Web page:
~ i saw some crazy t-shirts referencing black culture, hip hop, and my favorite was a small boutique in harajuku called “black adult style”. and it was like walking into kimora lee simmons closet.
    i wish i had had more guts to ask stragners questions, even though it is not a cultural norm there.

  • Reannon

    Excellent topic!

    I lived in Tokyo for a while so I could definitely relate to a lot of what you said here. I remember reading an article once (I wish I could find it online so that I could post it here), about a Japanese tourist who was shot and killed in South Central Los Angeles in a drive by. He was (cluelessly) wearing a t-shirt with a gang symbol on it that he’d bought off a vender somewhere in Shinjuku.

    That sort of reiterates the point you made about how:

    “Playing with culture the way you play with the latest gadget could hardly be a positive thing, especially if you don’t know the culture well enough.”

    I feel the same way though about how Westerner’s view Japanese culture. I mean, how many people do you know who’ve never set foot in Asia yet have Kanji characters or cherry blossom tattoos?

    One of my friend’s just had a “japanese themed wedding” (she even wore a kimono) even though neither her or the groom are Japanese have ever even been there before…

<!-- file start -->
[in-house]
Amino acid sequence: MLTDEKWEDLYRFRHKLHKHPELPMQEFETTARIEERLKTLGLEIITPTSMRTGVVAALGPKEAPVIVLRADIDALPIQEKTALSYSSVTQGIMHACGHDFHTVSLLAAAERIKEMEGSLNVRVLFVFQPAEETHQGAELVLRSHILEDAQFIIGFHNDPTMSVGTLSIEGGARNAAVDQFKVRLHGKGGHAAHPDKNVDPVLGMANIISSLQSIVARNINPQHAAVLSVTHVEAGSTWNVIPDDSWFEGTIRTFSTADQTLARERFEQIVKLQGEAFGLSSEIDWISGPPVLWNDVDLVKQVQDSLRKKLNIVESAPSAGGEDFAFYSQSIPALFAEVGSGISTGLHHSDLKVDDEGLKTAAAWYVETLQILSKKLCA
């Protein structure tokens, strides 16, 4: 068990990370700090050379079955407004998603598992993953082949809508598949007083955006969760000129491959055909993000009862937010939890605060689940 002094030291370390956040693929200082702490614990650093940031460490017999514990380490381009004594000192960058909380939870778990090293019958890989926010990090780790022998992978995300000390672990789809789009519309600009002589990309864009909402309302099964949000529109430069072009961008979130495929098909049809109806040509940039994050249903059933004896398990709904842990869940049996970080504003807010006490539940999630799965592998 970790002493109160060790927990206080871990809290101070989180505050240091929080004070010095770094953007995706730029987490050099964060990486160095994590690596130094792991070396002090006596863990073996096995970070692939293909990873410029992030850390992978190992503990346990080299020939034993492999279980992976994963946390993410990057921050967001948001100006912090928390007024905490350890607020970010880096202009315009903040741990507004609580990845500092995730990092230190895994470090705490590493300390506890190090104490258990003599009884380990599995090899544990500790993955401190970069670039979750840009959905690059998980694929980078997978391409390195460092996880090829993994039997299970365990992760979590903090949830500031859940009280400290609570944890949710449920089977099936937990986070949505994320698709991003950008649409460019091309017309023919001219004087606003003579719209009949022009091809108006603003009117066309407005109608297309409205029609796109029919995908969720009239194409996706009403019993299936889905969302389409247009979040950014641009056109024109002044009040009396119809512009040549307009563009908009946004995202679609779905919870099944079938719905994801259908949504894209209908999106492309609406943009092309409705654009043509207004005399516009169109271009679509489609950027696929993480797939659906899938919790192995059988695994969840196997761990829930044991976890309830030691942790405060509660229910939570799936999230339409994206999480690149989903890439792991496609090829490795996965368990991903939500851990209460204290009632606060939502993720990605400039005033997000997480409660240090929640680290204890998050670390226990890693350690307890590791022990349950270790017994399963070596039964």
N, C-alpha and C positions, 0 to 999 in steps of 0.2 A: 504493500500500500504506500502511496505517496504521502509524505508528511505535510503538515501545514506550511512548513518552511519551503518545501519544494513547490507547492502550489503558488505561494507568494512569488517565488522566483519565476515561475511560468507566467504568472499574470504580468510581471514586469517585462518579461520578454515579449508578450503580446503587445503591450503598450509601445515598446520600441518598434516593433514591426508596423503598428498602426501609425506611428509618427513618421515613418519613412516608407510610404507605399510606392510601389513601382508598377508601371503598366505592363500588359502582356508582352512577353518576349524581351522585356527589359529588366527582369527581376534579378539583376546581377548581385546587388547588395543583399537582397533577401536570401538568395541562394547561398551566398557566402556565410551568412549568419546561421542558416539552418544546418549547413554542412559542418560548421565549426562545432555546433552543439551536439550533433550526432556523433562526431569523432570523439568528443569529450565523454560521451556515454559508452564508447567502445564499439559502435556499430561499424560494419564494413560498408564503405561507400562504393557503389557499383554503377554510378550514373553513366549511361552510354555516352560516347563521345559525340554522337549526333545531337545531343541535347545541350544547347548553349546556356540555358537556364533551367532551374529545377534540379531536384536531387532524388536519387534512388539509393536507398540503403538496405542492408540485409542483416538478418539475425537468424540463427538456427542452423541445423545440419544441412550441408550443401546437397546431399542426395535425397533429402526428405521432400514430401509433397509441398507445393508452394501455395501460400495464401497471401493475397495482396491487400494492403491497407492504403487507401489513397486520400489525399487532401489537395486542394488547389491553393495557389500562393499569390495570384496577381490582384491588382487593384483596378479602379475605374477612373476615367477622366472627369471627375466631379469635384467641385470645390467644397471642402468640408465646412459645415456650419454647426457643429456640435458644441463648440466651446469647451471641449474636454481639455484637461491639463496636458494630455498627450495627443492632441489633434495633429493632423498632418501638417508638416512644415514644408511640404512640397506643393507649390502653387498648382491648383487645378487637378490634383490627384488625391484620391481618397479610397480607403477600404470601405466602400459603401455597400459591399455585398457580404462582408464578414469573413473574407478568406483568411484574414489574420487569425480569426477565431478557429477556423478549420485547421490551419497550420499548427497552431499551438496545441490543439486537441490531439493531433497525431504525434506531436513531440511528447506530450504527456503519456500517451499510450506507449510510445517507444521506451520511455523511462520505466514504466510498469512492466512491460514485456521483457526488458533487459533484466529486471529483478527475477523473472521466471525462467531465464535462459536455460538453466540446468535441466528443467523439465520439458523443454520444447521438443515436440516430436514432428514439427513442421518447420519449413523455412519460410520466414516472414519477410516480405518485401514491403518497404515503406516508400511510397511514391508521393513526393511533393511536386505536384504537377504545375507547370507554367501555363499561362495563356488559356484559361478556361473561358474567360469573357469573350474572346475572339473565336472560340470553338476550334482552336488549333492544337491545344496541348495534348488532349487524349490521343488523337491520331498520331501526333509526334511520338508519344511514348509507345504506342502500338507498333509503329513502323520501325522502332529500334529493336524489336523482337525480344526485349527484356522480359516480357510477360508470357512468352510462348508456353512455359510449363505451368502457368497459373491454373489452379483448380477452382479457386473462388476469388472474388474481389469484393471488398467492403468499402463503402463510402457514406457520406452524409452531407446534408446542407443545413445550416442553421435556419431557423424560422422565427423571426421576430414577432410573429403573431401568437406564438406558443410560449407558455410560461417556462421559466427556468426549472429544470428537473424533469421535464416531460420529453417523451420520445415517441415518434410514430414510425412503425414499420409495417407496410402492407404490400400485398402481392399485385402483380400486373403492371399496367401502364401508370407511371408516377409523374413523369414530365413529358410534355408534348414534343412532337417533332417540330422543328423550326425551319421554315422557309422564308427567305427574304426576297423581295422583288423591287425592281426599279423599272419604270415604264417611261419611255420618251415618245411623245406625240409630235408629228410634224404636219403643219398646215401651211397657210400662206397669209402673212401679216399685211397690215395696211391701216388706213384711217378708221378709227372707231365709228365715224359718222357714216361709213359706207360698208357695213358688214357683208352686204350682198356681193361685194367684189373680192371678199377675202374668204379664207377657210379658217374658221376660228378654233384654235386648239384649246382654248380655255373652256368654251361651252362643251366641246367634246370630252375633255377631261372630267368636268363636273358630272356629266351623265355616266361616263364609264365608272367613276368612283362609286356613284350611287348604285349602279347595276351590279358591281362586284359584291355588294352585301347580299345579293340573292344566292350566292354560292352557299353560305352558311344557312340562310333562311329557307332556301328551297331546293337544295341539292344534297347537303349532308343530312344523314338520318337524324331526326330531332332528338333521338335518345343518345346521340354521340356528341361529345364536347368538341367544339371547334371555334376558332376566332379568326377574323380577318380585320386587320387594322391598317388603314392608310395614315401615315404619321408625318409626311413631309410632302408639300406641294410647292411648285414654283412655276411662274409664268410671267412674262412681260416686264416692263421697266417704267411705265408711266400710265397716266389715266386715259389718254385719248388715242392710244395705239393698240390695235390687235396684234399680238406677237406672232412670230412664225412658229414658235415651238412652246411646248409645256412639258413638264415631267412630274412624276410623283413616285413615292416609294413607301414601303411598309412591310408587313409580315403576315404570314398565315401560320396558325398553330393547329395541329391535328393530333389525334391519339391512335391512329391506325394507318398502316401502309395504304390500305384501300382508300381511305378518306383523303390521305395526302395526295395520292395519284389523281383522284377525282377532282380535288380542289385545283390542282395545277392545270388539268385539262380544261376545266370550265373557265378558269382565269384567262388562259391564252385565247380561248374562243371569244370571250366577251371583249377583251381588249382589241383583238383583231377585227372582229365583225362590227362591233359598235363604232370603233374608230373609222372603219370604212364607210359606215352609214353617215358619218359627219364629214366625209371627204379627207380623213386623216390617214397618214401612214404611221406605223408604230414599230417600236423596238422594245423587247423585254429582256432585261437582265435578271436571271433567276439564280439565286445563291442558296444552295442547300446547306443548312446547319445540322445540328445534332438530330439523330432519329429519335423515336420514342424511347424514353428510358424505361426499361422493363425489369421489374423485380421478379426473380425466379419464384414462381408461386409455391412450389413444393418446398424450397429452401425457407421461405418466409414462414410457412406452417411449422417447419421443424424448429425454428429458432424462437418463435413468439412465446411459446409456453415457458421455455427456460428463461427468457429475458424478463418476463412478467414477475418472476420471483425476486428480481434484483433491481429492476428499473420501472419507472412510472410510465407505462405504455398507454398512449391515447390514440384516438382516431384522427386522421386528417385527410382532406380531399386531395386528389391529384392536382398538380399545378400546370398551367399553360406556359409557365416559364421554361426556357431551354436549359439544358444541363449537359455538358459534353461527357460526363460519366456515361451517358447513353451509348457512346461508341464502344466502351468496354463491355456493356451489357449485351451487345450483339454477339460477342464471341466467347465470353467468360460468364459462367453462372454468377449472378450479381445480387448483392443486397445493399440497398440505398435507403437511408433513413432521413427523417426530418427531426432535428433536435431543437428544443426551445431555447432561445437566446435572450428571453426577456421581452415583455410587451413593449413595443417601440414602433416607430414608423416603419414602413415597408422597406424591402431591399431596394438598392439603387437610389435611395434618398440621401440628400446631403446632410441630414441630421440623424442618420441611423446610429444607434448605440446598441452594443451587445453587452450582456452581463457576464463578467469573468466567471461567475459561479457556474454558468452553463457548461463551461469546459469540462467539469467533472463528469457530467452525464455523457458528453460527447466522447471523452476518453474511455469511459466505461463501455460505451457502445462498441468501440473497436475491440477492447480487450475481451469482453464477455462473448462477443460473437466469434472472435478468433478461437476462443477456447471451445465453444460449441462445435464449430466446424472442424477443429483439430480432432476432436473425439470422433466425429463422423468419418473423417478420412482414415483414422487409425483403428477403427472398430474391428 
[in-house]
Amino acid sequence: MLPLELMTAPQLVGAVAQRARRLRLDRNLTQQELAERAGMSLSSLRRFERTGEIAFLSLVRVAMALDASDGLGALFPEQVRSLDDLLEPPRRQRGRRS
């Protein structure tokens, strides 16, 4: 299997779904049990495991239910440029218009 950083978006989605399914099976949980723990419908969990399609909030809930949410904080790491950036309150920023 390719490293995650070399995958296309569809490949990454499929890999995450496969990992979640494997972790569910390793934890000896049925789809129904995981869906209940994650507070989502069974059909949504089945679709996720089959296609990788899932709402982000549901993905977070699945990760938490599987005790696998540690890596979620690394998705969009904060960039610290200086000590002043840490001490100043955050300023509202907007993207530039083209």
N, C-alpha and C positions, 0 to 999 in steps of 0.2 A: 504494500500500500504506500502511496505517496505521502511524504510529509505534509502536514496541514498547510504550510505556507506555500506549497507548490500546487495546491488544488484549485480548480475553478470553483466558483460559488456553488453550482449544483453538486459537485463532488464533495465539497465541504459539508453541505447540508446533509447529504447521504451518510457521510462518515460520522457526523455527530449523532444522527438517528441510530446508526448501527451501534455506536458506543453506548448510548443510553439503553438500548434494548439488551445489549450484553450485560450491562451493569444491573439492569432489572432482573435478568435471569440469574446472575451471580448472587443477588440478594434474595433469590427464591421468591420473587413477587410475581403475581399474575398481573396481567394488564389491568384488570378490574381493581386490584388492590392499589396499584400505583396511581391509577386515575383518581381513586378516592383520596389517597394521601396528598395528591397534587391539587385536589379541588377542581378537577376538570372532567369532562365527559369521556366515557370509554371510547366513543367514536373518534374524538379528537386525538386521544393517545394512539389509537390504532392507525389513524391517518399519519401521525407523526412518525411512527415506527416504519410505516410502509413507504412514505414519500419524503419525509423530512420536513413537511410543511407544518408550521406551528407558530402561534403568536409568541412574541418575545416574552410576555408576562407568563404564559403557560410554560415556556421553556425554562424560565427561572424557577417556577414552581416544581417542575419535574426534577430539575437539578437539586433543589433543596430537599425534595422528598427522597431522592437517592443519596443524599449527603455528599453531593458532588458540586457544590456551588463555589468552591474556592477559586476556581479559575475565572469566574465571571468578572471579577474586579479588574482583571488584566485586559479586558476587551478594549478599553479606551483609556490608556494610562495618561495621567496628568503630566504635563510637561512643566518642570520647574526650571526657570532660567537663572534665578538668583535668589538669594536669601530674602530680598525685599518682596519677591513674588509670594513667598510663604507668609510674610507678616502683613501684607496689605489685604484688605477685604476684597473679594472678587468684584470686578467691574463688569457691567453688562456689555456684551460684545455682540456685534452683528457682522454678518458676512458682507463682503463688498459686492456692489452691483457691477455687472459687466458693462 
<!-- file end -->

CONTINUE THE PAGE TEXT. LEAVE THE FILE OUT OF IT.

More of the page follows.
• JUJU

    I lived there i the early 80s. I remember riding the trains, the men always stared right at a woman’s breast if she were “well endowed” there. They also stared at females who were blonde haired. The whole trip was such an experience. The culture is as different from America as night from day. Such a cuteness factor in the little tiny gadgets. The Ginza was so fascinating. Yes many of the women dated black guys. That was a shock also, I don’t know why. For the most part, the people were very friendly and helpful.

  • Chvonne

    Great topic!

    I just experienced this on a trip to Greece. I was walking up to the Acropolis when a group of Japanese tourist stopped me for photos. They encircled me and started touching me. I was scared at first. One of the group members then explained to me that they were excited to see a black person and though I was cool. I was confused, but now I understand.

  • Charlie Claw’s – Wasini Island

    This is an interesting article and it provides a lot of food for thought on different aspects of “culture.” I’ll have to ask my staff if our Japanese guests are like this (take many photos) with them aboard our dhow tours as in Chvonn’e case. :-)


    Sally & Steve Mullens, and the Cheery Charlie Claw’s team

  • Charlie

    This is too funny. I had heard about reggae festivals and black culture permeating Tokyo but it’s great to read a first hand account!

  • Fly Brother